Reducing Frustration and Increasing Fulfillment: Mindfulness


Would you rather go to work each day feeling stressed, rushed, and distracted or fully present, engaged, and fulfilled? You have a choice.

Fam Pract Manag. 2017 Jul-Aug;24(4):28-32.

Author disclosure: no relevant financial affiliations disclosed.

Family medicine should be one of the most satisfying professions. We enjoy close relationships with our patients and their families, we learn and apply ever-changing science to help serve others, and although physicians in some other specialties earn higher salaries, our average income puts us in the top 2 percent of people in the United States (and the top 0.04 percent in the world).1,2,3 Yet, more than 60 percent of family physicians are burned out.4

Certainly, much of the solution to this problem involves addressing complex issues at the health system level, as well as reducing inefficiency and improving workflow in our practices. Another part of the solution, one that individual physicians have greater ability to control, involves skills you can start using today to become less frustrated and more fulfilled. In the first article of this two-part series, we will cover mindfulness, and in the second article, we will cover reframing – two techniques that can dramatically improve both physician and patient satisfaction.

What is mindfulness?

Mindfulness has been studied for thousands of years, and yet it is a popular “new” topic in psychology. In general, mindfulness is simply being aware, present, and engaged in the moment. In the medical office setting, this means being fully present and connecting with each patient, efficiently reviewing labs and messages, calmly returning phone calls, clearly communicating with staff, and so on.

In contrast, when we are not mindful, we often feel rushed and annoyed, and we just want to get our day over with. We spend a lot of time complaining (to ourselves or to others) about how the present moment should be different. We may think, “I wish I didn't have to wake up so early,” “Why is traffic so heavy?” “I wish my children would behave better,” “Work is way too busy!” “My colleagues just don't understand,” and on and on. Compare those moments with your best moments – seeing the ocean for the first time, looking into the eyes of your newborn baby, skiing in fresh powder, etc. If you were to superimpose a complaining mindset onto your peak experiences, they would no longer be peak experiences.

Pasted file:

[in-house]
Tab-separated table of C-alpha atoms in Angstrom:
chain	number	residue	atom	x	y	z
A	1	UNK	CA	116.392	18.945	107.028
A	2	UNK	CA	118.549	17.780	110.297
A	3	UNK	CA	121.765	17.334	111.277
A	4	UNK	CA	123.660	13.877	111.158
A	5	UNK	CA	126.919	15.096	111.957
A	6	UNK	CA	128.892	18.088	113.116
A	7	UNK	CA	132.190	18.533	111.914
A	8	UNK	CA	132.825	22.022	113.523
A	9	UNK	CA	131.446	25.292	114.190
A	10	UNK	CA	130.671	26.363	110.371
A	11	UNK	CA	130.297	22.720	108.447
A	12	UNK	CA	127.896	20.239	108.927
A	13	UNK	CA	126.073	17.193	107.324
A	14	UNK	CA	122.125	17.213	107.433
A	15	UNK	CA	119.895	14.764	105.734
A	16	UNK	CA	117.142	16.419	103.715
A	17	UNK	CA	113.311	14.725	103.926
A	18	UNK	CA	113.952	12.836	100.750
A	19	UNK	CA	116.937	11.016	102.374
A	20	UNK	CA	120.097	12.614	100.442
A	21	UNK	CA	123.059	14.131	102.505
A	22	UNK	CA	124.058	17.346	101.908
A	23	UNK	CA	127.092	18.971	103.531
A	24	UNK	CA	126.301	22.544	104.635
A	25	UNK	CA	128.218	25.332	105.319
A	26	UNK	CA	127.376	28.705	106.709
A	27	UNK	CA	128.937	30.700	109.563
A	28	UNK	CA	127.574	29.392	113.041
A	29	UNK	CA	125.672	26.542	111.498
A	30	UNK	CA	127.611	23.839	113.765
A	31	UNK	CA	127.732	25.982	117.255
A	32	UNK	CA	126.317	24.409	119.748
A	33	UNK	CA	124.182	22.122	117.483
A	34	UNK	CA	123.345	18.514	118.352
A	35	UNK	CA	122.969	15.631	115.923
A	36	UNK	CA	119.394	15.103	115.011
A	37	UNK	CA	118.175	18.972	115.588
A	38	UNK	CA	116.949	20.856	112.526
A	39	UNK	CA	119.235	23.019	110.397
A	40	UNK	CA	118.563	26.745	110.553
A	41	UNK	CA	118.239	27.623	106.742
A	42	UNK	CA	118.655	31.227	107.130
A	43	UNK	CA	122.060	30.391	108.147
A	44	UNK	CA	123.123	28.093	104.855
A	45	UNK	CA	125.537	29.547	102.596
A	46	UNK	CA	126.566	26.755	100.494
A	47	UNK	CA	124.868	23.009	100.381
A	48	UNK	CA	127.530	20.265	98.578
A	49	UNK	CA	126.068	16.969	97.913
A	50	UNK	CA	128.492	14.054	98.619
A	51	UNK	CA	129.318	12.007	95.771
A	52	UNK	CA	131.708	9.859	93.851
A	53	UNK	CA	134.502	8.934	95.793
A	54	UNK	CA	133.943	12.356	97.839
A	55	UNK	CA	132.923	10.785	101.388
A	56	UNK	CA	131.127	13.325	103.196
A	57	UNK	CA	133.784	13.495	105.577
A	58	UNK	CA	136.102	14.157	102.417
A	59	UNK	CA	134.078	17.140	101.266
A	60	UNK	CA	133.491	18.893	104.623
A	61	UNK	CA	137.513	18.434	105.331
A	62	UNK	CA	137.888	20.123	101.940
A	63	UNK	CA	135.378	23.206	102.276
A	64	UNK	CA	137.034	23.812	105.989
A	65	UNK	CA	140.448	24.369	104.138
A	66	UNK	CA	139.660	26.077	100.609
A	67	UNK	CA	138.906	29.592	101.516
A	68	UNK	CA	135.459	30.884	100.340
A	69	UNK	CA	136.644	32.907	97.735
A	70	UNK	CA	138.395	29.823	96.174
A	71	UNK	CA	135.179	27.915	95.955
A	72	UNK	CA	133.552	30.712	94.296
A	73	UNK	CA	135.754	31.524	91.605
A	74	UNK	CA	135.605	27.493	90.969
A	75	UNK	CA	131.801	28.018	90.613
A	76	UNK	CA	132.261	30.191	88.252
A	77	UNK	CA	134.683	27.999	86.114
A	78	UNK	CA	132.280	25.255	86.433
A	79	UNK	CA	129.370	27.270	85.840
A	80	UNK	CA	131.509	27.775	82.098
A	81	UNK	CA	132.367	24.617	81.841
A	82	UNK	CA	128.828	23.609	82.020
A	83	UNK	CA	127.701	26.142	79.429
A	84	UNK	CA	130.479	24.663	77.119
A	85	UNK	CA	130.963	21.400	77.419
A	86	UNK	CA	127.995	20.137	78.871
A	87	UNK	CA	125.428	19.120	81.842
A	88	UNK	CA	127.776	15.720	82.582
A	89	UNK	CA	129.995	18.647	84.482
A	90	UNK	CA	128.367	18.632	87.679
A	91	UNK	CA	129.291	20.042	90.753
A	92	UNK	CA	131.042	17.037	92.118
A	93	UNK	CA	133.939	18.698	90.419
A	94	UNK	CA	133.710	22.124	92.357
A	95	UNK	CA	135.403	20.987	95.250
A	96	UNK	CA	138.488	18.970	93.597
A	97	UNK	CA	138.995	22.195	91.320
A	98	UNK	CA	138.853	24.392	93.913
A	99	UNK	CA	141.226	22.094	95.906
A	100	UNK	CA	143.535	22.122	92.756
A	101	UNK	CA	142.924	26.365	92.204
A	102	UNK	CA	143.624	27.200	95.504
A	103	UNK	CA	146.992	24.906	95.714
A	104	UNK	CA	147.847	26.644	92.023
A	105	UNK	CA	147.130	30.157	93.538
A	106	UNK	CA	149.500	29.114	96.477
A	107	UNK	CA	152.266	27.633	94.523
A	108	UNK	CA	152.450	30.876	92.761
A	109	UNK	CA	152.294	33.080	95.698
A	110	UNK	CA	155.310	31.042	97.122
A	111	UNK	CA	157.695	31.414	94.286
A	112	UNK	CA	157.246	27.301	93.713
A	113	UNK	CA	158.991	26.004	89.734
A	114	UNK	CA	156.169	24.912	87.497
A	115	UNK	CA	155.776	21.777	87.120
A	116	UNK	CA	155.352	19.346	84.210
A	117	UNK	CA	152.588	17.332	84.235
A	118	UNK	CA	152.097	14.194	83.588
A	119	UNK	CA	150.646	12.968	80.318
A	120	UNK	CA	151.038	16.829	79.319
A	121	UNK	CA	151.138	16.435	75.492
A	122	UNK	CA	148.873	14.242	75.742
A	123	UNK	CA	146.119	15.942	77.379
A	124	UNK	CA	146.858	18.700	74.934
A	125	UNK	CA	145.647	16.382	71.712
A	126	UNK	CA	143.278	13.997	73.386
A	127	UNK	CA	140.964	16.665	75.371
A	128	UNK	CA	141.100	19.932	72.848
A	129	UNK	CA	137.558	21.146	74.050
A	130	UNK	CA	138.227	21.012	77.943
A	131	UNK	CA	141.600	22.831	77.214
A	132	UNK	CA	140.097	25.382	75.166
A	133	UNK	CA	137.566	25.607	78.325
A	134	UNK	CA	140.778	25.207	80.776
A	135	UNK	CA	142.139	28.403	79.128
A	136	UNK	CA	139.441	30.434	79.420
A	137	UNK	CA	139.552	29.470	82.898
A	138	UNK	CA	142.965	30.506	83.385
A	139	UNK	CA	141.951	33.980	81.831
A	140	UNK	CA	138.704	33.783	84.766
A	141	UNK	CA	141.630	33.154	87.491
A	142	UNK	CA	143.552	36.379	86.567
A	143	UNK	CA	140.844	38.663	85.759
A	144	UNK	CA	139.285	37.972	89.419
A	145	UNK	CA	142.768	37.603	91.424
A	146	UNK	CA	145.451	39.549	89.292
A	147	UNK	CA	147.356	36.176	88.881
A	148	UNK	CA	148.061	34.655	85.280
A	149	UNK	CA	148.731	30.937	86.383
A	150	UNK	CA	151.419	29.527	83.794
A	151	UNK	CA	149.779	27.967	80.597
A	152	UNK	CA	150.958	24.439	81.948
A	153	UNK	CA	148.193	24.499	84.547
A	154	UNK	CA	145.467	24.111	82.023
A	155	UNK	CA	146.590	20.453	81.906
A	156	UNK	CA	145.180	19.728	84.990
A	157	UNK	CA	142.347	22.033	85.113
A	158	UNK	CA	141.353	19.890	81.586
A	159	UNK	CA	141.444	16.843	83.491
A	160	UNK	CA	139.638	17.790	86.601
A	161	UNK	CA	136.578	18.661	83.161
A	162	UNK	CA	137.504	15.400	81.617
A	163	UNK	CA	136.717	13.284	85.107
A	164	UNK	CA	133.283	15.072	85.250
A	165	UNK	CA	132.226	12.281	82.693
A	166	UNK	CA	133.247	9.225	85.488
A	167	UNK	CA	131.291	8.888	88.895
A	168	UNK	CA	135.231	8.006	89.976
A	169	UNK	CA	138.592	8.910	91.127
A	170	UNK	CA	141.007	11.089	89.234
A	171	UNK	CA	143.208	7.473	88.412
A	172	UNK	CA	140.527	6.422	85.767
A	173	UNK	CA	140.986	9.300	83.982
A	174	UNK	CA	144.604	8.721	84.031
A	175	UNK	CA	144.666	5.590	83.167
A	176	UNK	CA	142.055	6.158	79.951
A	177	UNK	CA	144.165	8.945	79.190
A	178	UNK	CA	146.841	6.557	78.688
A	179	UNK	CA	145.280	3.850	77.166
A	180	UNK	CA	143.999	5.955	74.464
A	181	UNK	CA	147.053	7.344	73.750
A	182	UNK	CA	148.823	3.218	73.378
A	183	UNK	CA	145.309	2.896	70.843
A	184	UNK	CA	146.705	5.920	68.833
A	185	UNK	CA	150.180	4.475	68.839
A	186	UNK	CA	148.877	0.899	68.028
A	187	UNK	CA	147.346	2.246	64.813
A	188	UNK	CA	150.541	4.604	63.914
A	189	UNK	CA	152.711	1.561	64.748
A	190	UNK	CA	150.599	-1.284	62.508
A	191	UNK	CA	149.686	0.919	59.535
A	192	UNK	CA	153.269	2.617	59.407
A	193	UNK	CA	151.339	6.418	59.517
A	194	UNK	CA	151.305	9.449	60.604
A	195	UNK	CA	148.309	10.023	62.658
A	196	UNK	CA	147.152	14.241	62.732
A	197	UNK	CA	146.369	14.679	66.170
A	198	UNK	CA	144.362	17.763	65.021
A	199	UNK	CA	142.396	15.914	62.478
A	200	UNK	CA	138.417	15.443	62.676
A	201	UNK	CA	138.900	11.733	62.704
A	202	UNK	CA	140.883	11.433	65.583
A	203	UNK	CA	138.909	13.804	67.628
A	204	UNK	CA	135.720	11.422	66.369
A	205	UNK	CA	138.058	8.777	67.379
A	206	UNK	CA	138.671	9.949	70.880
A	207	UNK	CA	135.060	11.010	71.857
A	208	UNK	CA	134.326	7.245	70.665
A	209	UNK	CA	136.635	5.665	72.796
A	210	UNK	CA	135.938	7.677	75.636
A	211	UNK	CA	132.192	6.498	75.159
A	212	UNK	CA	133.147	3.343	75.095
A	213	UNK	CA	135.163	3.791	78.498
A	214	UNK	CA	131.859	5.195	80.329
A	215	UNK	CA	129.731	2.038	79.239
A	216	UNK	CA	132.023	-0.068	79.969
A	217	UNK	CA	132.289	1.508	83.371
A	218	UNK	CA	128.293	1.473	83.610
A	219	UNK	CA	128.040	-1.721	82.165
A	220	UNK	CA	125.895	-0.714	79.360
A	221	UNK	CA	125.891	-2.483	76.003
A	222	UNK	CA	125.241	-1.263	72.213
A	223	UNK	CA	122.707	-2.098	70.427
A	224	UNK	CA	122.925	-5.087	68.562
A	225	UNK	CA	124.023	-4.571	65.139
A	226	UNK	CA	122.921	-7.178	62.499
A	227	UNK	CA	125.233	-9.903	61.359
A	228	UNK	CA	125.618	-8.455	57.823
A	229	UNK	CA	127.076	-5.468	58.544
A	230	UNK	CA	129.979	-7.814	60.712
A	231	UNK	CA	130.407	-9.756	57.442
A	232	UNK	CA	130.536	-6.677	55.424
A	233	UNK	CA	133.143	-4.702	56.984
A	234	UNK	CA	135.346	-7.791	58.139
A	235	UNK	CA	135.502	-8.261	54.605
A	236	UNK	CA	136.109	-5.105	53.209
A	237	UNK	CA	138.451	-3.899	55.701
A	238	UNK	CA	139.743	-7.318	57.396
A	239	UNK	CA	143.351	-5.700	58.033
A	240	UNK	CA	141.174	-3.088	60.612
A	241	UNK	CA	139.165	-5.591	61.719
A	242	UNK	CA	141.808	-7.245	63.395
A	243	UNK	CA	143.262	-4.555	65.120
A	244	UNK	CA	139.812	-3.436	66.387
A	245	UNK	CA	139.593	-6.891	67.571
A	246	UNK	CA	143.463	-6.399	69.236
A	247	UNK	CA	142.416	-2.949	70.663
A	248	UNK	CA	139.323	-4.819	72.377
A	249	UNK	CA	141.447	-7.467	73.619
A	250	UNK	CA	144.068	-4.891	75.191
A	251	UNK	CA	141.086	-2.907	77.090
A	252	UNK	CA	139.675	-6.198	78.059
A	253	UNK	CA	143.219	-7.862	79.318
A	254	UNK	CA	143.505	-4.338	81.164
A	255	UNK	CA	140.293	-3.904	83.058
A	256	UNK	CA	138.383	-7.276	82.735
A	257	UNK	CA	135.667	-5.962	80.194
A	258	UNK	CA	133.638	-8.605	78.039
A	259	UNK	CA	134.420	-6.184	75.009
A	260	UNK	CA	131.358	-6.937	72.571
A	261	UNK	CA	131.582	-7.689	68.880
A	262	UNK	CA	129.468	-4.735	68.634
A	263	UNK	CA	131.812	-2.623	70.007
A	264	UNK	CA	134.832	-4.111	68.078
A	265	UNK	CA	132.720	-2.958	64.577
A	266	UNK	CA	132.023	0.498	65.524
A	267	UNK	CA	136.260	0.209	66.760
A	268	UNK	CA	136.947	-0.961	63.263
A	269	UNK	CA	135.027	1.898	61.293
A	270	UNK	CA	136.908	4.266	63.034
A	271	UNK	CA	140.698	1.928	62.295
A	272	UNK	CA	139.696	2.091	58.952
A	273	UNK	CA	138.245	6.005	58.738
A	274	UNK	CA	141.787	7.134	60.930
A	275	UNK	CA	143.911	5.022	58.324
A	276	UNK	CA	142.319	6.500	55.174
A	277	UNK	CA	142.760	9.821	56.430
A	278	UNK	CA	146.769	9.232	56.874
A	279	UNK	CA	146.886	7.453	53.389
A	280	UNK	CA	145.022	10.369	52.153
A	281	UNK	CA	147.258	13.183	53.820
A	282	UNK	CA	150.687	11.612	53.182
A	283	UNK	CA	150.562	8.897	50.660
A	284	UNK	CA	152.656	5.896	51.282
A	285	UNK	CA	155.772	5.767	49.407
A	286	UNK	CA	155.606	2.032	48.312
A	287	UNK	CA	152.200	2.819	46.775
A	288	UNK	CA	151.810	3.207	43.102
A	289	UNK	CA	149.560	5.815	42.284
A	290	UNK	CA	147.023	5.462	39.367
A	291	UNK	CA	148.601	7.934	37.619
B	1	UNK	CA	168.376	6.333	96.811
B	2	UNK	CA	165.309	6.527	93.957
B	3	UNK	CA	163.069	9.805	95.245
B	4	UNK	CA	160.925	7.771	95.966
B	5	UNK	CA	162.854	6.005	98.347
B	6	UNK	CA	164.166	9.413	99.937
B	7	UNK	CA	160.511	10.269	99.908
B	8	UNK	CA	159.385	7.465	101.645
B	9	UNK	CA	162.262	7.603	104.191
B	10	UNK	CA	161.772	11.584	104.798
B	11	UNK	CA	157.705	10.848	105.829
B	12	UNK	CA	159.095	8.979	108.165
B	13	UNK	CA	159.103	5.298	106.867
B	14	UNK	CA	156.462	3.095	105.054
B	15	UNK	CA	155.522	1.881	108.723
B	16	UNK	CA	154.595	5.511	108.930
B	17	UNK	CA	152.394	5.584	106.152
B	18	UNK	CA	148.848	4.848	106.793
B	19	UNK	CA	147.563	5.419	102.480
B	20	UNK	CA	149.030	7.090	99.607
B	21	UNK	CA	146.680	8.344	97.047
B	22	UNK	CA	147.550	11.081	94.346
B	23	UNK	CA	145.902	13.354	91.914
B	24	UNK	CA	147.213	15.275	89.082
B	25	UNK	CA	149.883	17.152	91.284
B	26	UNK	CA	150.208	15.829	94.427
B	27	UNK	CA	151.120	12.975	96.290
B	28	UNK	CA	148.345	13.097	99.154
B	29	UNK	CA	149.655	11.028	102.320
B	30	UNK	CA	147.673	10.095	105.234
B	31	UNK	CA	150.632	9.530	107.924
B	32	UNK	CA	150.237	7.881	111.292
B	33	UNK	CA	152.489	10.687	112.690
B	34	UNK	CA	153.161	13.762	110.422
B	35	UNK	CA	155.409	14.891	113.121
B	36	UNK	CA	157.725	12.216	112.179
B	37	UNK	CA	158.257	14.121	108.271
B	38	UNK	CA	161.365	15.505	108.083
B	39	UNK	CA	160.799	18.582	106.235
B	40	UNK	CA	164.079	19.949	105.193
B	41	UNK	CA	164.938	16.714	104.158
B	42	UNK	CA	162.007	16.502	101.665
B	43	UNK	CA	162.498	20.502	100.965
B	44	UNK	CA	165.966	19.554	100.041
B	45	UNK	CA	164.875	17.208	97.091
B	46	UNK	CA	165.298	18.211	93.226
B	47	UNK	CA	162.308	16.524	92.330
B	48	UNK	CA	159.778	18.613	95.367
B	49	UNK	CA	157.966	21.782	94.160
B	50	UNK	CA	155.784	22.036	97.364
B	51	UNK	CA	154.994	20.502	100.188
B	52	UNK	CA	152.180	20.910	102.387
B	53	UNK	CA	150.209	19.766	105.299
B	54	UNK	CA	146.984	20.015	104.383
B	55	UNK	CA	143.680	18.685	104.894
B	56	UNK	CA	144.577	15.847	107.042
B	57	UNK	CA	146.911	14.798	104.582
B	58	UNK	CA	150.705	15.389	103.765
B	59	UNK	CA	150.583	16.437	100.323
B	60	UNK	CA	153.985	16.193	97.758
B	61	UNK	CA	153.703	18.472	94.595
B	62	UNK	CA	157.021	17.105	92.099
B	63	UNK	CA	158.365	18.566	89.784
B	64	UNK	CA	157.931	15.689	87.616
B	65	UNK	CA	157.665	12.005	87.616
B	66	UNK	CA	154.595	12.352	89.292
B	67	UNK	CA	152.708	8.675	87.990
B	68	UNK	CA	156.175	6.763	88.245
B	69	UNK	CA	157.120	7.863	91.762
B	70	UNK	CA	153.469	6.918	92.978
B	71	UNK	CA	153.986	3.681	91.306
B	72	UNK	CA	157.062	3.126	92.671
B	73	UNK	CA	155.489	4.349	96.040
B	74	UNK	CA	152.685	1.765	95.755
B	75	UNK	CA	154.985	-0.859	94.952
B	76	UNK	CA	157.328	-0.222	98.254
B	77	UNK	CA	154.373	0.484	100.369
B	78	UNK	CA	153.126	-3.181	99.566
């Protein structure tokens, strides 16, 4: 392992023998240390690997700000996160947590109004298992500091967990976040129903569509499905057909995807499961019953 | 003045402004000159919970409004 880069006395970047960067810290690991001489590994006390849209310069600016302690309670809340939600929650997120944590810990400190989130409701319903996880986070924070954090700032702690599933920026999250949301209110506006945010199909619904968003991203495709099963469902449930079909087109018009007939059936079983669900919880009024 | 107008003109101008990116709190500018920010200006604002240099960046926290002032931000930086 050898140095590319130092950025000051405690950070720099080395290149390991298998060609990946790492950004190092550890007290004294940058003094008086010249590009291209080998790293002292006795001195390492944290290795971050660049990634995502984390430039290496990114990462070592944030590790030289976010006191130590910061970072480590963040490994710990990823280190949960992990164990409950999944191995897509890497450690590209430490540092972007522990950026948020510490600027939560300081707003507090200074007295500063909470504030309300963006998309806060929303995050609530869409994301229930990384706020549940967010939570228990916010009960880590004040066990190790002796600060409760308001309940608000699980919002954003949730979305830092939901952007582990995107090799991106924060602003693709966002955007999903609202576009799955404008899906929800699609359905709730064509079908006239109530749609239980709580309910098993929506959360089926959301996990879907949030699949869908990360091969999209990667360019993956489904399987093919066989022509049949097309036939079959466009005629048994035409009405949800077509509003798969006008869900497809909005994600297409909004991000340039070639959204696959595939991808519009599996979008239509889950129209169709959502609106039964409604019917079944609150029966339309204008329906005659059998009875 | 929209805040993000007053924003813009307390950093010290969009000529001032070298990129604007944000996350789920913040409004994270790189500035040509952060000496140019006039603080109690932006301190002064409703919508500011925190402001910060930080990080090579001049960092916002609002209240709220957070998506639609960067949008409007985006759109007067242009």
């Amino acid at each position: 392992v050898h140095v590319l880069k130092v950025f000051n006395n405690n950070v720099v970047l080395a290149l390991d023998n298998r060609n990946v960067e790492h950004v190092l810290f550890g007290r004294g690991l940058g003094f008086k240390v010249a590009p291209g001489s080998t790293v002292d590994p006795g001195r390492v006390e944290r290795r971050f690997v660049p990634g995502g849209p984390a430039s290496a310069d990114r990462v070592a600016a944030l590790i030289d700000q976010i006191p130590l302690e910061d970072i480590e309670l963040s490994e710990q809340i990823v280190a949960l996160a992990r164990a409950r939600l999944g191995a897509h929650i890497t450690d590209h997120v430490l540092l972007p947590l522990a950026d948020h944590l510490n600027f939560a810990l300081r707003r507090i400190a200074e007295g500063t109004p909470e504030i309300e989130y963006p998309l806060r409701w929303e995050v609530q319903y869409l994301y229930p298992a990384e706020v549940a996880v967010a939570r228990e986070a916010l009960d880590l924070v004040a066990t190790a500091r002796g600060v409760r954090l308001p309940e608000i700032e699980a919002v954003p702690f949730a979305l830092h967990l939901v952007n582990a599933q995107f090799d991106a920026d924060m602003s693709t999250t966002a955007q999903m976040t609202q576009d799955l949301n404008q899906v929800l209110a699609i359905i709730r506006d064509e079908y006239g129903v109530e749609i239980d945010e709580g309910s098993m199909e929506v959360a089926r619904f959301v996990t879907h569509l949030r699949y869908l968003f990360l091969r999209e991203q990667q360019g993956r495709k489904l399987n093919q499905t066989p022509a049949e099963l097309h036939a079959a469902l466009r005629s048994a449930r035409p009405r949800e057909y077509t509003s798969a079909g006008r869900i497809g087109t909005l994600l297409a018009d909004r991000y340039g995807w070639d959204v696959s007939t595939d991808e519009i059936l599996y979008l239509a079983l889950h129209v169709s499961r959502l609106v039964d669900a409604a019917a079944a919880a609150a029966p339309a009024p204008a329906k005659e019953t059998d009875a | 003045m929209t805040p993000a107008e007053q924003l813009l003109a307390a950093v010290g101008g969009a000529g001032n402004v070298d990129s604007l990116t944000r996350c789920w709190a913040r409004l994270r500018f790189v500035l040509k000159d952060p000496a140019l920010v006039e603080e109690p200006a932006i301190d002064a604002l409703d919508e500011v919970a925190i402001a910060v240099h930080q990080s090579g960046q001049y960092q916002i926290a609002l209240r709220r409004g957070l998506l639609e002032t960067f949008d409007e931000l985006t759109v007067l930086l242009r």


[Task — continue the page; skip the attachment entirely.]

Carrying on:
For example, imagine two people walking on the beach at sunset. One is fully present and is having a peak experience. The other is thinking about work or family problems and is feeling miserable. Both people are in the same circumstance, but they are having different experiences. Similarly, two doctors may have similar schedules, similar staff, and similar patients, but one might feel burned out while the other feels challenged and fulfilled.

What helps create peak experiences and fulfilling moments is mindfulness – the moment-to-moment, no

About the Author

Dr. Winner is a family physician for Sansum Clinic in Santa Barbara, Calif., where he also is founder and director of the clinic's Stress Reduction Program. He lectures on stress reduction and burnout prevention and is author of Relaxation on the Run.

Author disclosure: no relevant financial affiliations disclosed.



show all references

1. Van Dam A. What percent are you? The Wall Street Journal. March 2, 2016.

2. Global Rich List website.

3. Laff M. Family physician salaries continue to rise at rapid clip. AAFP News. June 17, 2016.

4. Shanafelt TD, Hasan O, Dyrbye LN, et al. Changes in burnout and satisfaction with work-life balance in physicians and the general U.S. working population between 2011 and 2014. Mayo Clin Proc. 2015;90(12):1600–1613.

5. Lutz A, Greischar LL, Rawlings NB, Ricard M, Davidson RJ. Long-term meditators self-induce high-amplitude gamma synchrony during mental practice. Proc Natl Acad Sci USA. 2004;101(46):16369–16373.


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